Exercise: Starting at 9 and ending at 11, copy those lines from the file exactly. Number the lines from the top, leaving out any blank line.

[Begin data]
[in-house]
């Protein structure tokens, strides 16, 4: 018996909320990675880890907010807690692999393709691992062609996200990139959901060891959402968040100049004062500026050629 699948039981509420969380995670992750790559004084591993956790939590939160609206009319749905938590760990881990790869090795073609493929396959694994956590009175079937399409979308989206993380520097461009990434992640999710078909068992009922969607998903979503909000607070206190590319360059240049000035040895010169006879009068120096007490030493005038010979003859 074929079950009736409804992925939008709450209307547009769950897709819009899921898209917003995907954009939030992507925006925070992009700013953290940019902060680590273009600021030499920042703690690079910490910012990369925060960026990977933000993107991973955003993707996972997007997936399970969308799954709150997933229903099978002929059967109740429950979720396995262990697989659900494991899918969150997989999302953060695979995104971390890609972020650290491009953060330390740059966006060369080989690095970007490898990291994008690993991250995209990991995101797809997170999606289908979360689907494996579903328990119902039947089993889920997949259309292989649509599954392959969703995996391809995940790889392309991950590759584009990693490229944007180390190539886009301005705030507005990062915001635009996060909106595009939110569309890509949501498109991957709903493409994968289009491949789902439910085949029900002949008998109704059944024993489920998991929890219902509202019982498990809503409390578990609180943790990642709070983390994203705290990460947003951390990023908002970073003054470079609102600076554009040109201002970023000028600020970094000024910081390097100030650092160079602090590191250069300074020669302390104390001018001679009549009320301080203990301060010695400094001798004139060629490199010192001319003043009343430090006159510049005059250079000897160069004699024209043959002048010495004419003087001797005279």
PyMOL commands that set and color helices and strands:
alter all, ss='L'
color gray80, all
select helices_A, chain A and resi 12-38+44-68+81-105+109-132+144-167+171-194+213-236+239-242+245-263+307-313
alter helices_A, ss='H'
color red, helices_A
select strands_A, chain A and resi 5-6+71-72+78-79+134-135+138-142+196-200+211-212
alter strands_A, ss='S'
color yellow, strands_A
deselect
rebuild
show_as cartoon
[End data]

select strands_A, chain A and resi 5-6+71-72+78-79+134-135+138-142+196-200+211-212
alter strands_A, ss='S'
color yellow, strands_A